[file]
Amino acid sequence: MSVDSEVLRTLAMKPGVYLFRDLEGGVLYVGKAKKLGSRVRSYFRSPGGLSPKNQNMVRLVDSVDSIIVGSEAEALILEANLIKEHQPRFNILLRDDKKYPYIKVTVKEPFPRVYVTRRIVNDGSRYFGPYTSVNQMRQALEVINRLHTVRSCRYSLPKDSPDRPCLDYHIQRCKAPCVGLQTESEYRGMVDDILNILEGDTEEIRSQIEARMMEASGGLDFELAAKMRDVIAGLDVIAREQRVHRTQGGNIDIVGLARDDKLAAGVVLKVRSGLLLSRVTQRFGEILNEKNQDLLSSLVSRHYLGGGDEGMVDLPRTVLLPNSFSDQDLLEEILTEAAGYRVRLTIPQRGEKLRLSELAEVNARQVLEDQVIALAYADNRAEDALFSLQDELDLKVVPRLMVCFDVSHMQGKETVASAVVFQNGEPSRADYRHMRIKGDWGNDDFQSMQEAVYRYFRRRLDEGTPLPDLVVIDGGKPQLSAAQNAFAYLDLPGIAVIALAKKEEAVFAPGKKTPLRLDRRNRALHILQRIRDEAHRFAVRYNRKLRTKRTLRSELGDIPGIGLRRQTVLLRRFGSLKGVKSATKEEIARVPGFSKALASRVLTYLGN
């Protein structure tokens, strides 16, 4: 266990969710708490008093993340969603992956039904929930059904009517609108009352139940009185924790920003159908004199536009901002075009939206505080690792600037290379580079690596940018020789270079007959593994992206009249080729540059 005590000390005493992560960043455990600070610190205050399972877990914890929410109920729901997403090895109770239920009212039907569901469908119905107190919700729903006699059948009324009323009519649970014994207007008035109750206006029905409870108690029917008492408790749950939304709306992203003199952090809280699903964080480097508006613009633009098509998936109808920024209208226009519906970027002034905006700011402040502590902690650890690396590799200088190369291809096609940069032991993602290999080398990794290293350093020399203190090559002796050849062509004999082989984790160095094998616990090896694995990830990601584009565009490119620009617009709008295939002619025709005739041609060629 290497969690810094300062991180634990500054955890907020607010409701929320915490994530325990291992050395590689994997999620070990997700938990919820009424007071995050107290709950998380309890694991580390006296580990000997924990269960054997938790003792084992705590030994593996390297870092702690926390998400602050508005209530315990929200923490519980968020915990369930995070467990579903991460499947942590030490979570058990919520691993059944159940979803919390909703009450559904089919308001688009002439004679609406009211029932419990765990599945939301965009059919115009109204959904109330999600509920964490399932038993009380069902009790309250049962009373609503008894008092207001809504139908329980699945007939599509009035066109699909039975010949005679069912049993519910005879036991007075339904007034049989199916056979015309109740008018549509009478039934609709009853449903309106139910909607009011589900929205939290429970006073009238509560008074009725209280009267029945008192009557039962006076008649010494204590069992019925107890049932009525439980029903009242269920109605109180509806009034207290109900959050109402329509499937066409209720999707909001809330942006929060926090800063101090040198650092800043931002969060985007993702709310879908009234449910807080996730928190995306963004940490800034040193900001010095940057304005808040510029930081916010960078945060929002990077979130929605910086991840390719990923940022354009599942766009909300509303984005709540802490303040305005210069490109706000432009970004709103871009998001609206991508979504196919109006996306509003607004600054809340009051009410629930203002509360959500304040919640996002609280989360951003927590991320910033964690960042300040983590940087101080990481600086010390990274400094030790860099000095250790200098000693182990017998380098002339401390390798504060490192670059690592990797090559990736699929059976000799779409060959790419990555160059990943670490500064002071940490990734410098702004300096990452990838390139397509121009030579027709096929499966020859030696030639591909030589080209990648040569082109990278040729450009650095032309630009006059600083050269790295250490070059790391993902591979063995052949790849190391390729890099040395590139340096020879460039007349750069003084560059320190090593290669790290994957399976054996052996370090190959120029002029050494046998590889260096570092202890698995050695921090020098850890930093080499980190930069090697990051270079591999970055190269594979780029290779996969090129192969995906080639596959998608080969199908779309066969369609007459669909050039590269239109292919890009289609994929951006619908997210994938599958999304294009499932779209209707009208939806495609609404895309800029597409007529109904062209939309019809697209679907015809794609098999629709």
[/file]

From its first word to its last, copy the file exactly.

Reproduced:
Amino acid sequence: MSVDSEVLRTLAMKPGVYLFRDLEGGVLYVGKAKKLGSRVRSYFRSPGGLSPKNQNMVRLVDSVDSIIVGSEAEALILEANLIKEHQPRFNILLRDDKKYPYIKVTVKEPFPRVYVTRRIVNDGSRYFGPYTSVNQMRQALEVINRLHTVRSCRYSLPKDSPDRPCLDYHIQRCKAPCVGLQTESEYRGMVDDILNILEGDTEEIRSQIEARMMEASGGLDFELAAKMRDVIAGLDVIAREQRVHRTQGGNIDIVGLARDDKLAAGVVLKVRSGLLLSRVTQRFGEILNEKNQDLLSSLVSRHYLGGGDEGMVDLPRTVLLPNSFSDQDLLEEILTEAAGYRVRLTIPQRGEKLRLSELAEVNARQVLEDQVIALAYADNRAEDALFSLQDELDLKVVPRLMVCFDVSHMQGKETVASAVVFQNGEPSRADYRHMRIKGDWGNDDFQSMQEAVYRYFRRRLDEGTPLPDLVVIDGGKPQLSAAQNAFAYLDLPGIAVIALAKKEEAVFAPGKKTPLRLDRRNRALHILQRIRDEAHRFAVRYNRKLRTKRTLRSELGDIPGIGLRRQTVLLRRFGSLKGVKSATKEEIARVPGFSKALASRVLTYLGN
């Protein structure tokens, strides 16, 4: 266990969710708490008093993340969603992956039904929930059904009517609108009352139940009185924790920003159908004199536009901002075009939206505080690792600037290379580079690596940018020789270079007959593994992206009249080729540059 005590000390005493992560960043455990600070610190205050399972877990914890929410109920729901997403090895109770239920009212039907569901469908119905107190919700729903006699059948009324009323009519649970014994207007008035109750206006029905409870108690029917008492408790749950939304709306992203003199952090809280699903964080480097508006613009633009098509998936109808920024209208226009519906970027002034905006700011402040502590902690650890690396590799200088190369291809096609940069032991993602290999080398990794290293350093020399203190090559002796050849062509004999082989984790160095094998616990090896694995990830990601584009565009490119620009617009709008295939002619025709005739041609060629 290497969690810094300062991180634990500054955890907020607010409701929320915490994530325990291992050395590689994997999620070990997700938990919820009424007071995050107290709950998380309890694991580390006296580990000997924990269960054997938790003792084992705590030994593996390297870092702690926390998400602050508005209530315990929200923490519980968020915990369930995070467990579903991460499947942590030490979570058990919520691993059944159940979803919390909703009450559904089919308001688009002439004679609406009211029932419990765990599945939301965009059919115009109204959904109330999600509920964490399932038993009380069902009790309250049962009373609503008894008092207001809504139908329980699945007939599509009035066109699909039975010949005679069912049993519910005879036991007075339904007034049989199916056979015309109740008018549509009478039934609709009853449903309106139910909607009011589900929205939290429970006073009238509560008074009725209280009267029945008192009557039962006076008649010494204590069992019925107890049932009525439980029903009242269920109605109180509806009034207290109900959050109402329509499937066409209720999707909001809330942006929060926090800063101090040198650092800043931002969060985007993702709310879908009234449910807080996730928190995306963004940490800034040193900001010095940057304005808040510029930081916010960078945060929002990077979130929605910086991840390719990923940022354009599942766009909300509303984005709540802490303040305005210069490109706000432009970004709103871009998001609206991508979504196919109006996306509003607004600054809340009051009410629930203002509360959500304040919640996002609280989360951003927590991320910033964690960042300040983590940087101080990481600086010390990274400094030790860099000095250790200098000693182990017998380098002339401390390798504060490192670059690592990797090559990736699929059976000799779409060959790419990555160059990943670490500064002071940490990734410098702004300096990452990838390139397509121009030579027709096929499966020859030696030639591909030589080209990648040569082109990278040729450009650095032309630009006059600083050269790295250490070059790391993902591979063995052949790849190391390729890099040395590139340096020879460039007349750069003084560059320190090593290669790290994957399976054996052996370090190959120029002029050494046998590889260096570092202890698995050695921090020098850890930093080499980190930069090697990051270079591999970055190269594979780029290779996969090129192969995906080639596959998608080969199908779309066969369609007459669909050039590269239109292919890009289609994929951006619908997210994938599958999304294009499932779209209707009208939806495609609404895309800029597409007529109904062209939309019809697209679907015809794609098999629709």